How will we win the second Cold War?

Three candidates come to mind.

The first is nationalism. Since China’s leaders abandoned orthodox Marxism, nationalism has been one of the two pillars of the regime’s legitimacy (the other is the rising standard of living). Nationalism explains Beijing’s truculence when it comes to its maritime and territorial claims against its neighbors, its massive arms buildup, its escalating threats to Taiwan and its habit of wearing out its welcome even in countries it seeks to woo.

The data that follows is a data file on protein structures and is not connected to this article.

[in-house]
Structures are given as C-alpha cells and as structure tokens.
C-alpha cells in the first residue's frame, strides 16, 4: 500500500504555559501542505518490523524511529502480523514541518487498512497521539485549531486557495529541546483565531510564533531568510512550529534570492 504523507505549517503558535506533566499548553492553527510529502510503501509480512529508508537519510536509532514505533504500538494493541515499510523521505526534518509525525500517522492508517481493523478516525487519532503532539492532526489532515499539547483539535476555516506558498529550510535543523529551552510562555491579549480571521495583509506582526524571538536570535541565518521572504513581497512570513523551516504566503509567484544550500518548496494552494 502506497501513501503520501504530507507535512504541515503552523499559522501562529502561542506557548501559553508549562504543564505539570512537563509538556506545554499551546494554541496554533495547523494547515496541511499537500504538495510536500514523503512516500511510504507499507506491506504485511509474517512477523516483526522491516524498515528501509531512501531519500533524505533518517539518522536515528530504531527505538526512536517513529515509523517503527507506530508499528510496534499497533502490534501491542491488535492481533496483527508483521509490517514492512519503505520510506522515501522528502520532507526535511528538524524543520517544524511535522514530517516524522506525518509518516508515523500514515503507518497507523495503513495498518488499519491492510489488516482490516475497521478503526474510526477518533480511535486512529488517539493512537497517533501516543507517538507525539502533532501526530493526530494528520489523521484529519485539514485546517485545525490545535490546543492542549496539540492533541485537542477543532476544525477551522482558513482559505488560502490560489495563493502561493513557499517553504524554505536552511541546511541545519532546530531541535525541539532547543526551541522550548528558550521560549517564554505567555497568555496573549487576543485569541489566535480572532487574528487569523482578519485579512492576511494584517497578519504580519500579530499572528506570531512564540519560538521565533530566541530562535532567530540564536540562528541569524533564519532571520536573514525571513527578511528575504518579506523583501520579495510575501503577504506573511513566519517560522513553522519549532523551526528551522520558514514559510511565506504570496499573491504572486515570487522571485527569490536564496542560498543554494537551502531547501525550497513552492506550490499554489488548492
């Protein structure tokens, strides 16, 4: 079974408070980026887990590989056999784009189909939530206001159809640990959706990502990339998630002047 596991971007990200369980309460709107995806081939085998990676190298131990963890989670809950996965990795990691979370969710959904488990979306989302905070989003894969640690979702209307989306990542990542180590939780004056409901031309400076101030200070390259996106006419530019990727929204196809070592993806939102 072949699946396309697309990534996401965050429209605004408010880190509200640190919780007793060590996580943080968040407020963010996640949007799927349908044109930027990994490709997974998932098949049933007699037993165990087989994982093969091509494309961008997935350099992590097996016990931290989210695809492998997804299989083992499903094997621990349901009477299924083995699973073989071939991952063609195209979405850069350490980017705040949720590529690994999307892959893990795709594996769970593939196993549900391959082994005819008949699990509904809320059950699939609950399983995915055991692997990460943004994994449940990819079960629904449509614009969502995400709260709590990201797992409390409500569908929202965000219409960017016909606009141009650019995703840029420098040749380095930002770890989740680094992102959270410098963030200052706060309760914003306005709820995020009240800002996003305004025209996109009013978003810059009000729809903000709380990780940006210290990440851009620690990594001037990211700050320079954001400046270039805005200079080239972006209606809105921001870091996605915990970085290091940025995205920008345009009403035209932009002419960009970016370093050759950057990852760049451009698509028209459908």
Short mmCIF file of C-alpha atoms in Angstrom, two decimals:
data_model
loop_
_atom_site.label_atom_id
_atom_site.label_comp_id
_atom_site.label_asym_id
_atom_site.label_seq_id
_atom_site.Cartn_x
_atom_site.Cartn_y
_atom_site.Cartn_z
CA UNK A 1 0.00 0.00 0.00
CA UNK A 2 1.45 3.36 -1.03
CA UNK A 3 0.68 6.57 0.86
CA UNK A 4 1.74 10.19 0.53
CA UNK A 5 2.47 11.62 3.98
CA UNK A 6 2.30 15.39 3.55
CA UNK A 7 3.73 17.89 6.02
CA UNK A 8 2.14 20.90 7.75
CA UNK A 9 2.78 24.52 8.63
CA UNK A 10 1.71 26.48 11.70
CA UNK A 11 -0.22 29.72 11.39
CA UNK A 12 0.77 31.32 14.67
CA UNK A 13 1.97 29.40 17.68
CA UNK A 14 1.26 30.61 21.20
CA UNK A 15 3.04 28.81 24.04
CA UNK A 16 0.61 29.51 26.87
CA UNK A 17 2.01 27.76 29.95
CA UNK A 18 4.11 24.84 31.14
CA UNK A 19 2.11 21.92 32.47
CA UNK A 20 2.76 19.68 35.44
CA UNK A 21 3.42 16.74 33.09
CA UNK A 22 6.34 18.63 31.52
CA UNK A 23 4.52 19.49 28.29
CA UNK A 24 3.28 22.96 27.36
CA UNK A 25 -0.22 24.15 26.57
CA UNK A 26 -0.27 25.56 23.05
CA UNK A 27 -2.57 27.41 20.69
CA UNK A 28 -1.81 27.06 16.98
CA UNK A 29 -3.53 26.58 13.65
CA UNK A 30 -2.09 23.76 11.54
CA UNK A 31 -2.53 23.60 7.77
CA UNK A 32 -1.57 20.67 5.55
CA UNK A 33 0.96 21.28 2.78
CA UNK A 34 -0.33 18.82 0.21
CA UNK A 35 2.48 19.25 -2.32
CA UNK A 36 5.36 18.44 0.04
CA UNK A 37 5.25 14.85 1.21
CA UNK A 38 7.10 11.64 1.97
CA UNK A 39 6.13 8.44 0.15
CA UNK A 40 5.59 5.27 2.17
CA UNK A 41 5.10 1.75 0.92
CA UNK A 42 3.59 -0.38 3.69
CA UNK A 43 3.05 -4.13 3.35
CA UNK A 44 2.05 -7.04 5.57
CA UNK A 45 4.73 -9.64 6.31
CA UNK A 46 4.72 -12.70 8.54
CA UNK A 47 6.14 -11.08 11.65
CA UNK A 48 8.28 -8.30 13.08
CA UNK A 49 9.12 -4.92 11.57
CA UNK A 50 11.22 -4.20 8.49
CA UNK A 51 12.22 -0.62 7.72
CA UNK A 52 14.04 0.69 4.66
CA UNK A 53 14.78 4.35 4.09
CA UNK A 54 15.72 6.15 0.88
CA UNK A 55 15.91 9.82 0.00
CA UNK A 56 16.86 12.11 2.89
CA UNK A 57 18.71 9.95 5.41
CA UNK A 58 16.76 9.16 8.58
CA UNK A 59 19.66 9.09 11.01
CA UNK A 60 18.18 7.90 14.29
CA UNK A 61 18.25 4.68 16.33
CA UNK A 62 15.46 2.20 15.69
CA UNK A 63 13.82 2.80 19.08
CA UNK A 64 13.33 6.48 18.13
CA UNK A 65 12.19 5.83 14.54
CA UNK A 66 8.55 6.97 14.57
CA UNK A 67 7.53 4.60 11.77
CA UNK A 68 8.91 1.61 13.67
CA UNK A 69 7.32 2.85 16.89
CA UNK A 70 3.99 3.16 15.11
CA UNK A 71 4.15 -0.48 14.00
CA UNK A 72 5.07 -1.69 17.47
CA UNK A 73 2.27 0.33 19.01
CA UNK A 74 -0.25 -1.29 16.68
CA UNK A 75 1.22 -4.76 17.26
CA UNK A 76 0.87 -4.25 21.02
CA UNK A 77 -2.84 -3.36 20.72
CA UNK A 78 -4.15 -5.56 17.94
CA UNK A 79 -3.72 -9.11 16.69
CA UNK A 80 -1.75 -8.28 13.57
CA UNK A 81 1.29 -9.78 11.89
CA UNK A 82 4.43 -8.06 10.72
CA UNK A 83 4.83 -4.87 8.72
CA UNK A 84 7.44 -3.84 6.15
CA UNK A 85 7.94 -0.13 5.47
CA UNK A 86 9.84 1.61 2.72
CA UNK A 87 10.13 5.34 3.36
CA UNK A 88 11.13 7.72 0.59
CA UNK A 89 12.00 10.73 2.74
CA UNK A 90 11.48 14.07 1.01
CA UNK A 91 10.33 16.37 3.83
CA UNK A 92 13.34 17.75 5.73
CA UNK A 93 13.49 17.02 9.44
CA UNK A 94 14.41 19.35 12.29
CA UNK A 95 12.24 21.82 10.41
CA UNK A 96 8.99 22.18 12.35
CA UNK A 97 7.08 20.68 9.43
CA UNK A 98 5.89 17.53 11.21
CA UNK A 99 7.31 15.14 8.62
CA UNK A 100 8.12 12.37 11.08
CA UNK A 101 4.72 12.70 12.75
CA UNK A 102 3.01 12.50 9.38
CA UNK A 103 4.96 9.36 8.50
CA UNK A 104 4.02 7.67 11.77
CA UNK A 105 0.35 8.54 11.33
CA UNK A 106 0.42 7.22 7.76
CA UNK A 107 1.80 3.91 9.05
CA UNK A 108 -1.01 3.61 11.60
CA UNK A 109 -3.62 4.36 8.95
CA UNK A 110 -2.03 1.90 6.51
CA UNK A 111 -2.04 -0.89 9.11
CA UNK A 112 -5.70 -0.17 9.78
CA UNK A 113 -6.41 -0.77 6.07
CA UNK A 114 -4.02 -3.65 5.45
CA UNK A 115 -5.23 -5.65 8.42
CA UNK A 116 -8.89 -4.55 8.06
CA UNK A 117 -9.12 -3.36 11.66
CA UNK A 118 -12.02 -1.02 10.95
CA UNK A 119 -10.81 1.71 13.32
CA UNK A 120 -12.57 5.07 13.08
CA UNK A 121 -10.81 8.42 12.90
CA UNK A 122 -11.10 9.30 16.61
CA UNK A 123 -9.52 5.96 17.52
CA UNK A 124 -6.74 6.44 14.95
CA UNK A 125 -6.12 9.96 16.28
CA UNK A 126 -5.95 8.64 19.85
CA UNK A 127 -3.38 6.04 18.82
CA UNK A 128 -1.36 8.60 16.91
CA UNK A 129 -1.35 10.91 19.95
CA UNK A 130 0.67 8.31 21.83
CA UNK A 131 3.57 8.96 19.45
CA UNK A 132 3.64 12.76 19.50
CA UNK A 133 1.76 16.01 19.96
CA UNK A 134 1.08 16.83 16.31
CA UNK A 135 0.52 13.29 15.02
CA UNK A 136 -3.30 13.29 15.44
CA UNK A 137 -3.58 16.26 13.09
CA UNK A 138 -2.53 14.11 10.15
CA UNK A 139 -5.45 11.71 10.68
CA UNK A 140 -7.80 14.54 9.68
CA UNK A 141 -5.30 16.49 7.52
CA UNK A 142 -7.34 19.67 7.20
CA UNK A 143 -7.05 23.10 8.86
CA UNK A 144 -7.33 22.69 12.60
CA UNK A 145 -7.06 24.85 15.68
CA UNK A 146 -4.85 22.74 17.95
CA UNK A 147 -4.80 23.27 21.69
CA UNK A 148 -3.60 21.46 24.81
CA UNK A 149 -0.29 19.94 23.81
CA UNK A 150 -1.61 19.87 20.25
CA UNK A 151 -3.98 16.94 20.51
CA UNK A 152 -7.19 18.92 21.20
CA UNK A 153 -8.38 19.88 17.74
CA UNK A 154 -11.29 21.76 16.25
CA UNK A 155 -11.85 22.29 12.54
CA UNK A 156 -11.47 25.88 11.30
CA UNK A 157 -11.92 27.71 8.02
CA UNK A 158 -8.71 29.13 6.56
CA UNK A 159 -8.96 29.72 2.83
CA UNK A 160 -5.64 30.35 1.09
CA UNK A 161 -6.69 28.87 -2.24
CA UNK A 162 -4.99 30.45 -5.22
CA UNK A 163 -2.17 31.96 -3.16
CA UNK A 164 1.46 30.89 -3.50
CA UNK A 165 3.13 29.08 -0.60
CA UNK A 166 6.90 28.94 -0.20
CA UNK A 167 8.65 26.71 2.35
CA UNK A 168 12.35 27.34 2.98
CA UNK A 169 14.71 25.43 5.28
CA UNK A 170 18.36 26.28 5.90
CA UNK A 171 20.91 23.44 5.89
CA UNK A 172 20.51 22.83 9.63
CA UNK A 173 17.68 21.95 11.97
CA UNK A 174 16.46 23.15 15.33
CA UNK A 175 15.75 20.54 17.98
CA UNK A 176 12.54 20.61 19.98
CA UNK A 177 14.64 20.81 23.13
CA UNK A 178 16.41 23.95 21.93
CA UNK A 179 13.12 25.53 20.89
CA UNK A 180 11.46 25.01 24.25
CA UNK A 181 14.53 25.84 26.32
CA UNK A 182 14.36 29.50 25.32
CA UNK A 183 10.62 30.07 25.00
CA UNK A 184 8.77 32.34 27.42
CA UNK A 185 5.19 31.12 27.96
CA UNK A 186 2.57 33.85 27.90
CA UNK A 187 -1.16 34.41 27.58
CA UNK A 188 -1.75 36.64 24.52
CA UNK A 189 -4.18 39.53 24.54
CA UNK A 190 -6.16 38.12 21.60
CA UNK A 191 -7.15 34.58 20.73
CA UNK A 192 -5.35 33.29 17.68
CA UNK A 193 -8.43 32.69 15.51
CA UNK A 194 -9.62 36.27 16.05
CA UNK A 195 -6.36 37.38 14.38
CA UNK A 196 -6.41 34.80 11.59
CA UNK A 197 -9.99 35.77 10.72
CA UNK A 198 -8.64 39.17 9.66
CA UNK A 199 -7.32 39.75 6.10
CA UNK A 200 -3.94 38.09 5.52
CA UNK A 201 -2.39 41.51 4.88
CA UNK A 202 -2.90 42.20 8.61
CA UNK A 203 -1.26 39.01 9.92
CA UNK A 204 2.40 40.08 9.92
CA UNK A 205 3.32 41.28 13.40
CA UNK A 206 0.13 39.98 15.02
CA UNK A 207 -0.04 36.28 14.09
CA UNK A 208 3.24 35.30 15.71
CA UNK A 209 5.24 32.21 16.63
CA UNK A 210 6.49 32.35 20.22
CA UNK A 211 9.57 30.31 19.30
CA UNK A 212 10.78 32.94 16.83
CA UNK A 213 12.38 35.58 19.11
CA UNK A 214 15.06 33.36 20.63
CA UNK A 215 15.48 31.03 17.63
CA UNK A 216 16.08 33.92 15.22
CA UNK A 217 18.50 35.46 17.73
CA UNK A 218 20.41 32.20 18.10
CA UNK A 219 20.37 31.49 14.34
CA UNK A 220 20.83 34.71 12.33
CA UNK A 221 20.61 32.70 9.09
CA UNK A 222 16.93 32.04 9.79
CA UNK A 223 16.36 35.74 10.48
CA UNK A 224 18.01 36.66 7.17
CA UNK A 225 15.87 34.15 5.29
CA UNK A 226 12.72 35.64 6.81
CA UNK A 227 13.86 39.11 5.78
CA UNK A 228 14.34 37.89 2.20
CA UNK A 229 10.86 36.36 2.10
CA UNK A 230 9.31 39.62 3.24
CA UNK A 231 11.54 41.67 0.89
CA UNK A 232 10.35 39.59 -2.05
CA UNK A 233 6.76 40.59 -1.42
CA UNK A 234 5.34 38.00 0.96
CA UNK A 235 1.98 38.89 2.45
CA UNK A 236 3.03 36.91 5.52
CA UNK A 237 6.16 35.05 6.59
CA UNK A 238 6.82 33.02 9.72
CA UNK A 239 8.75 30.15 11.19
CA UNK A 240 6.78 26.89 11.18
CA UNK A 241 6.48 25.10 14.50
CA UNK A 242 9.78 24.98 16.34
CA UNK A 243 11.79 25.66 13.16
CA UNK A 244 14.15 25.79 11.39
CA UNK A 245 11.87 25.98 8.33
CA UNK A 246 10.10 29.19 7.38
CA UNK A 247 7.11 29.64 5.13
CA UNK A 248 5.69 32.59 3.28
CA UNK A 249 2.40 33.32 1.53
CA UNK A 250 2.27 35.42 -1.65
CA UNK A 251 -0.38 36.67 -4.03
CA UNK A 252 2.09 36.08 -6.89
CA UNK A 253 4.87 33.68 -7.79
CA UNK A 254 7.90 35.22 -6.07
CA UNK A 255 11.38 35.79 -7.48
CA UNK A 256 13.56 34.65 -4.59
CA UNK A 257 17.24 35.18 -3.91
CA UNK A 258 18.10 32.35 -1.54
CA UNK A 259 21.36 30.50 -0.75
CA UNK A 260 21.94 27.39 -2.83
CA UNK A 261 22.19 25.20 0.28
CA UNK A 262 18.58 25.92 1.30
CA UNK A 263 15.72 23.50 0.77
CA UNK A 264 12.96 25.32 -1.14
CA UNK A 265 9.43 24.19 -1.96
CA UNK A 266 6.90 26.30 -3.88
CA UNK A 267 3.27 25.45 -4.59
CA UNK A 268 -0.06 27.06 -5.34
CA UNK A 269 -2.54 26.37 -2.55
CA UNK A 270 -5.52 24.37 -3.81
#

But the problem with assertive nationalism is how the neighbors react. Japan is engaged in a major military buildup, with China topmost in mind. Australia is moving, a little awkwardly, to curb Chinese influence. Vietnam keeps edging closer to the United States. Washington doesn’t have to encourage nationalism in order to benefit from it. But the best thing the administration could do to solidify this quiet containment is re-enter the Trans-Pacific Partnership trade deal, which the Trump administration so heedlessly trashed.